And then, finally, I took a vacation.

At which time I grew back my chin beard.

It’s tight and clean and trimmed, all salt and pepper. But now I can look at myself in the mirror and be the evil Robert Raymond. No longer do I have to be good and fair and compassionate. I’ve got a backstory now. And I’m finding it fun to not be helpful, not beyond my job description. And I don’t need to agree to everything. I can do what I want. And that’s nice.

On my bike, I’ll toss my finger. When the work creature tries to backstab me, it goes straight to the director. I’m done with being good and nice and helpful. Now I’m standing on the bridge of my emotions, laughing manically into the storm of life that whips around me, damning the eyes of all those who task me. Lawfully good characters have to live within bounds; I do not. I can do what I want and let loose my cynical nature and snide comments. I’ve been the good guy too long – let’s try out anti-heroics for a change.

None will oppose me. All will fear me.

And yes, someday I’ll shave this off and become myself once again.

But not yet.

Moo ha ha ha!

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Last Updated on Tuesday, 26 September 2017 18:45
 
Political (DOG EAR) PDF Print E-mail
Written by Administrator   
Thursday, 21 September 2017 22:50

s a writer, you run a big risk if you are going to make a political statement in your book. Since politics tend to come down to one side or another and they usually break down 50/50 (as the sides grab up all the undeclared that they can (and cantankerous people such as myself naturally gravitate to the underdogs)), you’ll pretty much piss off half your potential market. Of course, you could come off as the darling of your side but you’ll also be cast as a dickhead by everyone else.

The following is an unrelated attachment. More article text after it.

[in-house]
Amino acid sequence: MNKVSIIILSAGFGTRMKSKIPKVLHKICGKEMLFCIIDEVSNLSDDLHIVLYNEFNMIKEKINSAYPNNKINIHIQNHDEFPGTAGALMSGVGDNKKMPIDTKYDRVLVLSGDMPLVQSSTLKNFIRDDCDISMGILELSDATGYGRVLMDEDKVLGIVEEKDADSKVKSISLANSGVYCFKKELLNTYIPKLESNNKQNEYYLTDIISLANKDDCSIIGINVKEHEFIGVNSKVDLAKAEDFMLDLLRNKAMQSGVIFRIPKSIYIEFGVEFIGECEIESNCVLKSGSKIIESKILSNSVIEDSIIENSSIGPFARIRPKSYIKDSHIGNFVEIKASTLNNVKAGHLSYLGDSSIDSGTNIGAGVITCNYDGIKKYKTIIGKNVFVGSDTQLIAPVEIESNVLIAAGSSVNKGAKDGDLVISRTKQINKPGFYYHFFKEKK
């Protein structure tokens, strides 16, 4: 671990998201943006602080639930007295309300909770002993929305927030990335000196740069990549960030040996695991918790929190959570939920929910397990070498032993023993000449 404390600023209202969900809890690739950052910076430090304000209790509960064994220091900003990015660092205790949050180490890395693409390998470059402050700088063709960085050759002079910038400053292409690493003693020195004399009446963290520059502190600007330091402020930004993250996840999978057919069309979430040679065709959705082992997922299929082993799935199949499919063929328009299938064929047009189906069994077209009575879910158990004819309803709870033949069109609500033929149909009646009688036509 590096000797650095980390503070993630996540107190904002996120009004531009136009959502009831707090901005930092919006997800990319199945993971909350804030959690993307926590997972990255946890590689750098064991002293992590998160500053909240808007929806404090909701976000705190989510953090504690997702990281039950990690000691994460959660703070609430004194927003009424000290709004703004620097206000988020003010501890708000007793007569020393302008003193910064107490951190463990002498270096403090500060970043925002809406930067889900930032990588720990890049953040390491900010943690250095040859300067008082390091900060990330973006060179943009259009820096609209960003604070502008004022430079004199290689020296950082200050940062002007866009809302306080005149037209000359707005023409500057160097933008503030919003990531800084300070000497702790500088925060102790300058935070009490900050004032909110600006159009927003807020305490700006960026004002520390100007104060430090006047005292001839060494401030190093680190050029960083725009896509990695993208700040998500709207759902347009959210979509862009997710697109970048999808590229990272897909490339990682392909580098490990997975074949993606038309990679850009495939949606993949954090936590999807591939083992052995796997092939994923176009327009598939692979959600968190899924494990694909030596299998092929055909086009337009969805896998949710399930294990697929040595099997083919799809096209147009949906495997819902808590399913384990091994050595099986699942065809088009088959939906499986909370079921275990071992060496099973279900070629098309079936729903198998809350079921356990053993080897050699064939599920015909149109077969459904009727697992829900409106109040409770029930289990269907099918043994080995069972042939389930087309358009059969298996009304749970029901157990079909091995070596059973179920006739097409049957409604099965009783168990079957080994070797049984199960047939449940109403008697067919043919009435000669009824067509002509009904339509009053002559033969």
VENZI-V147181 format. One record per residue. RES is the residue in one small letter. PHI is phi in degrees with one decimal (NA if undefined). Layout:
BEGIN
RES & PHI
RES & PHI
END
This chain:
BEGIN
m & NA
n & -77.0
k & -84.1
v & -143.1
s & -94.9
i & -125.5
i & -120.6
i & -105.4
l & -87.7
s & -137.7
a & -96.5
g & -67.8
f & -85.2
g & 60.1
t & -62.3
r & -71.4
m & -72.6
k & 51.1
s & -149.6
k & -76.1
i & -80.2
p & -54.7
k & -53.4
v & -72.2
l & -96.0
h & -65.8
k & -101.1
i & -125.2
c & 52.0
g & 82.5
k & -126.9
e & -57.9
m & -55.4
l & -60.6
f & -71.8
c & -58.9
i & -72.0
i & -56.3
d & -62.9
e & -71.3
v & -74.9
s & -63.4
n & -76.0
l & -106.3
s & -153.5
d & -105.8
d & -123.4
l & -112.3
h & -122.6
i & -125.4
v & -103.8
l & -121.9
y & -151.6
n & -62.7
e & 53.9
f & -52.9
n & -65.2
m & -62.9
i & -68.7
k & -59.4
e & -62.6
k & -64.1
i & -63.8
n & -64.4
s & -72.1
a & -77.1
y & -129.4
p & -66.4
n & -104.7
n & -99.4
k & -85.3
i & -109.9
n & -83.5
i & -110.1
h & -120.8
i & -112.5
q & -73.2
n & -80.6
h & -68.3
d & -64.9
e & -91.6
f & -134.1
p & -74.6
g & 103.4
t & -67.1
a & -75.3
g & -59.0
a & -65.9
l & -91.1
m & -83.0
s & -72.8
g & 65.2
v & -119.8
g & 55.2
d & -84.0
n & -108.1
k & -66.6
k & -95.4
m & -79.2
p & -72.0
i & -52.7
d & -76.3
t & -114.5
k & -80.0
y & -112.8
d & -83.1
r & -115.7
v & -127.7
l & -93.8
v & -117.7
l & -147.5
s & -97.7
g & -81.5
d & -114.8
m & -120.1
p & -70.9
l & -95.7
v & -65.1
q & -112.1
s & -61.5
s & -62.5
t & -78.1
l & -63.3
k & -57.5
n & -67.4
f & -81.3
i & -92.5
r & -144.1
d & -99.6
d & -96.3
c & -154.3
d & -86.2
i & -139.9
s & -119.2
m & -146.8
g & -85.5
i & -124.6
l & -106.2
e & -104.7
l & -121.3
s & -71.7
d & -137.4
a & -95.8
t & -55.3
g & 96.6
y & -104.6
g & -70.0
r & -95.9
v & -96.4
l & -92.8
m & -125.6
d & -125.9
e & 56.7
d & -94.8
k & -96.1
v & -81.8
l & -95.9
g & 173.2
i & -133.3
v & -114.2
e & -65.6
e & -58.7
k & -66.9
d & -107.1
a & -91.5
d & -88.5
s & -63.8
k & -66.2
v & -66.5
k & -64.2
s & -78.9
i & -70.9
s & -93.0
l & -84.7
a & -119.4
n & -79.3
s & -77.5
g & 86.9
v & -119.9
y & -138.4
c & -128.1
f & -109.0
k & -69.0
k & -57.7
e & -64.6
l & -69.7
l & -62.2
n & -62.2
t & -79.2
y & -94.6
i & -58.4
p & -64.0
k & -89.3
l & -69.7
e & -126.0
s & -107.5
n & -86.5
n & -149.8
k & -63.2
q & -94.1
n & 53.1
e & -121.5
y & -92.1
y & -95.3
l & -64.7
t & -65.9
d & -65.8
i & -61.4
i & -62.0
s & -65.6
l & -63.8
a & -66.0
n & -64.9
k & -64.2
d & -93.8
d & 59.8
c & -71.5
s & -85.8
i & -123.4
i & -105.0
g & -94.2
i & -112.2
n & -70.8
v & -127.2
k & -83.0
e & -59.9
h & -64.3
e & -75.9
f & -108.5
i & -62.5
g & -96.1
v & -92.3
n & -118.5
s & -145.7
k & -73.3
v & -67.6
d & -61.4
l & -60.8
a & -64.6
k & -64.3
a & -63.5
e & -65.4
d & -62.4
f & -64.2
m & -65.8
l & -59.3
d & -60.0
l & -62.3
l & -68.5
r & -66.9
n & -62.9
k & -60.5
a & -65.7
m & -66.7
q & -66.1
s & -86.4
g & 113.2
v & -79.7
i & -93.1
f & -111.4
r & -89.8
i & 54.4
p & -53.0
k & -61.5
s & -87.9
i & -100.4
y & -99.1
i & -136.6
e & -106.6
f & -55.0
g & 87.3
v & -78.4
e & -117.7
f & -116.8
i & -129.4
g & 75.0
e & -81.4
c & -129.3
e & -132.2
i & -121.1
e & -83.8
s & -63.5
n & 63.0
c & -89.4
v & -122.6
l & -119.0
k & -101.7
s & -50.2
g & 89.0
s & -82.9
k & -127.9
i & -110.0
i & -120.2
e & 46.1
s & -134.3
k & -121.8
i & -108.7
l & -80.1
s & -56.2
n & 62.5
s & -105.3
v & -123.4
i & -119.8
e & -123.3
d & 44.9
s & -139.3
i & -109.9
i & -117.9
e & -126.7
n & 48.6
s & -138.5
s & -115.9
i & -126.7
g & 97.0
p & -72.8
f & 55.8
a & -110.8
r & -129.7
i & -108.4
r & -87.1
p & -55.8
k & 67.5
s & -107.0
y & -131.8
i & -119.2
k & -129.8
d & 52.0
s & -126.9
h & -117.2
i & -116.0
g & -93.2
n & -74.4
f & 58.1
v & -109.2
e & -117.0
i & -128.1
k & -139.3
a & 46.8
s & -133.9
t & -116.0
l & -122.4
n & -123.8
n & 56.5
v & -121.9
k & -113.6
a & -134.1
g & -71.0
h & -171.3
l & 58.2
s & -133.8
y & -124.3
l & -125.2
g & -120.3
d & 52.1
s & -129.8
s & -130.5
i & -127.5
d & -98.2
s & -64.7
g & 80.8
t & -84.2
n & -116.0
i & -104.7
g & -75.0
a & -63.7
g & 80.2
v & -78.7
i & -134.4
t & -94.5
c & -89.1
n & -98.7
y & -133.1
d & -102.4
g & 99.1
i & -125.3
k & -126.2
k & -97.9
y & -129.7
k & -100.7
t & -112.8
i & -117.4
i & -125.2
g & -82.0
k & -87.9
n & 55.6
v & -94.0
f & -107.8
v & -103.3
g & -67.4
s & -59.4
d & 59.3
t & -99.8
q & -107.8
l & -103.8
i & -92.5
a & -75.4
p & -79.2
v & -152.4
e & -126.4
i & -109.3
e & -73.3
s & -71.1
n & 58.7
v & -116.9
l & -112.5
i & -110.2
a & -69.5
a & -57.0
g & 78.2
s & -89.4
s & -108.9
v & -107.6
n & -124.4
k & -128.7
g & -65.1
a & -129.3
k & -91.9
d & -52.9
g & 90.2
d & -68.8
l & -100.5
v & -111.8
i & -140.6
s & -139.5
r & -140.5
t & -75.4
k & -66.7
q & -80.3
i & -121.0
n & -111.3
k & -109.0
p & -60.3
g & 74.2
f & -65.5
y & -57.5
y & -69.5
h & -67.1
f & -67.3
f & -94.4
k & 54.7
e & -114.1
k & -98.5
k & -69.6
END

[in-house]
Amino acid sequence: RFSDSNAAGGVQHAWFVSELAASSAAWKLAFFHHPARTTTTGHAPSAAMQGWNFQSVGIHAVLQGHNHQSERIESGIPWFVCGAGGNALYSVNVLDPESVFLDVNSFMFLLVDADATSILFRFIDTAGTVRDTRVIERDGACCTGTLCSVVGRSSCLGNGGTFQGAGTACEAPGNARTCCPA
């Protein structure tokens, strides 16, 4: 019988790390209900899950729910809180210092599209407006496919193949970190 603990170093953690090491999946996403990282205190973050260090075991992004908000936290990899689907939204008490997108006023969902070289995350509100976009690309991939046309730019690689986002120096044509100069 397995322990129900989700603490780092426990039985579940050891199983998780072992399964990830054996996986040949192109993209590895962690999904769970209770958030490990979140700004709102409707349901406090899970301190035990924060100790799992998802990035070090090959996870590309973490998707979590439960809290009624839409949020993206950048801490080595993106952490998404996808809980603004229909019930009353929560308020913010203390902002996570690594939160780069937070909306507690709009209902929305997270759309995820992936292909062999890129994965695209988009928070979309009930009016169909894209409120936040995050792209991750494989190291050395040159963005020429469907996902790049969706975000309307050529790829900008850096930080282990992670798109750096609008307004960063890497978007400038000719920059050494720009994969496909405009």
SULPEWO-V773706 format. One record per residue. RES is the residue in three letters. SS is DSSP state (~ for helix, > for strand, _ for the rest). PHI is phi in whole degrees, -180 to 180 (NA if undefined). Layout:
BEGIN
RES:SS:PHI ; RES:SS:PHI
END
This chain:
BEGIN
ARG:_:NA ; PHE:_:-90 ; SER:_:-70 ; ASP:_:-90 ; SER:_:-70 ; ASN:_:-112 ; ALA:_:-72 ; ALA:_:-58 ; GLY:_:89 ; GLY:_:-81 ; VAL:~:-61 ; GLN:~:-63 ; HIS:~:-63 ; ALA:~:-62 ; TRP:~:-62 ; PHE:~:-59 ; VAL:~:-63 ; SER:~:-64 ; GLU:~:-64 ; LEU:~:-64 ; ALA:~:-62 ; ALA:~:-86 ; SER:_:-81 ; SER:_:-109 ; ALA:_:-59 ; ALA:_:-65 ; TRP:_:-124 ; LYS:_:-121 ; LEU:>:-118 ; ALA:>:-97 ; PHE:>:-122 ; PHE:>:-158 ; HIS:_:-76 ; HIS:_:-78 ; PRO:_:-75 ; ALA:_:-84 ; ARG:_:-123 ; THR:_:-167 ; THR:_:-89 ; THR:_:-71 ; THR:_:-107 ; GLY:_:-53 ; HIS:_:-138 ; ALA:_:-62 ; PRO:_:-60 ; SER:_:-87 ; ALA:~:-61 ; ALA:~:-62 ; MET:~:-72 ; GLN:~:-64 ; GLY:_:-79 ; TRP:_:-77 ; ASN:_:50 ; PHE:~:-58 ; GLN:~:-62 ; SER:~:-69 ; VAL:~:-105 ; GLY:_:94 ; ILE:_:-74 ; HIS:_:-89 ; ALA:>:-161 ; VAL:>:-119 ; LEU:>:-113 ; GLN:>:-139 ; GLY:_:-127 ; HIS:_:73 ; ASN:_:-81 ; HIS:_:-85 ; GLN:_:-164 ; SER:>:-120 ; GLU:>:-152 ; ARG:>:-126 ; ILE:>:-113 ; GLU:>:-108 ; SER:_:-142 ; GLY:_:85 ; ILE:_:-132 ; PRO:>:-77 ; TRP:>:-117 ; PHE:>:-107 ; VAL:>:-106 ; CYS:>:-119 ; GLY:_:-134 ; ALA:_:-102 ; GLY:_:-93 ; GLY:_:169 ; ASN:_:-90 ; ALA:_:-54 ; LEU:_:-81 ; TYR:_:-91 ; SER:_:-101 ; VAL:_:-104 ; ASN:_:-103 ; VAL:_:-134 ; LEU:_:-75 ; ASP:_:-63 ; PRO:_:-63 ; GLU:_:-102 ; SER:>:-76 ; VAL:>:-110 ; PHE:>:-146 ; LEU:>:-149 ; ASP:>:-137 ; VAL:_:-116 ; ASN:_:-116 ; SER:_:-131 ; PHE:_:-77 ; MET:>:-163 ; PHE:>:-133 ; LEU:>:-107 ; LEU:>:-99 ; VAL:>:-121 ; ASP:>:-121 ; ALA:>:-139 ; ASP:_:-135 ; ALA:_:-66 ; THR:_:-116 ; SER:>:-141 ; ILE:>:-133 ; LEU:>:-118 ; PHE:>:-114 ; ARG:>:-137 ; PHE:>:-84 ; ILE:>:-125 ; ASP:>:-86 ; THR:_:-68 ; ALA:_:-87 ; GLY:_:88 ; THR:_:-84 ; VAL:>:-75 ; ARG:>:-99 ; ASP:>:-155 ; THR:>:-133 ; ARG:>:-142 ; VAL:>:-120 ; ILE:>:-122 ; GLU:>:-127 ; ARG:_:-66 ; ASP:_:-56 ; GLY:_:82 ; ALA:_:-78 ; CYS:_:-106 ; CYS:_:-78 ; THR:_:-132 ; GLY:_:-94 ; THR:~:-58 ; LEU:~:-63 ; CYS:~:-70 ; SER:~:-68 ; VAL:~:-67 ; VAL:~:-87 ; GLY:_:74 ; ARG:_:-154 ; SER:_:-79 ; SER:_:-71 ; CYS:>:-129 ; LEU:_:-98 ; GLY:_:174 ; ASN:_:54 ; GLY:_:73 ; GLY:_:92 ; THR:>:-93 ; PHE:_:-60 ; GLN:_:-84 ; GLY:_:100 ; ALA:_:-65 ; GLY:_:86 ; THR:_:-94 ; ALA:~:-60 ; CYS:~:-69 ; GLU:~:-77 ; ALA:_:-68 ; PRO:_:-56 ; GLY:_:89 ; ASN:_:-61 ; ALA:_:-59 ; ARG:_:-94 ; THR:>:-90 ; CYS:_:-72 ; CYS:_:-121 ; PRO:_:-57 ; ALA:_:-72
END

I got this the other night – I was hunting around a local bookstore (a chain, not an independent) and saw a book titled “Great Political thoughts of” followed by my contextual belief system.  Curious, I opened it up and found it contained nothing but blank pages. Wah wah waaaaah, as the saxophone says.

I’ve read a couple of books that came out insultingly opposed to my views. And it’s not that they propose alternative ideas or show the errors in my ways. It’s that they set up the other side as straw men (meaning the opposing sorts have simplistic viewpoints that make them easy to hate) which really pisses me off. Saw this in Live Free or Die, in which the hero is a strong fellow standing against an alien invasion and he doesn’t care that part of the country might be obliterated since it contains people from the other political side. Michael Crichton did the same stunt in one of his novels, where the straw man is a sniveling coward who is eventually eaten by the indigenous people he ineptly champions. I mean, at least when Carl Hiaasen does it, his straw men are racist bigot tire-biters and low life city scum. After all, what’s not to hate?

So, yes, there is a danger in alienating readers. In this case, while looking at this blank book and its drool one-pony trick, there was only one thing I could do. I put it back on the shelf where I’d gotten it. Upside down. And backwards. Let’s see any passing people take an interest in the casual glance game that shelf-selling is all about.

So don’t piss me off.

>>>AND EVEN THOUGH I PISS A LOT OF YOU OFF, MY BOOKS ARE ONLY ONLINE, SO NO SHELF-STUNTS. I SUPPOSE YOU COULD GIVE ME A BAD REVIEW. WELL, MY SALES WOULDN’T BE HURT THAT BADLY, I ASSUME. OR YOU COULD BE MY PAL AND JUST BUY ONE. FOLLOW THIS LINK TO THE SALES PAGE!<<<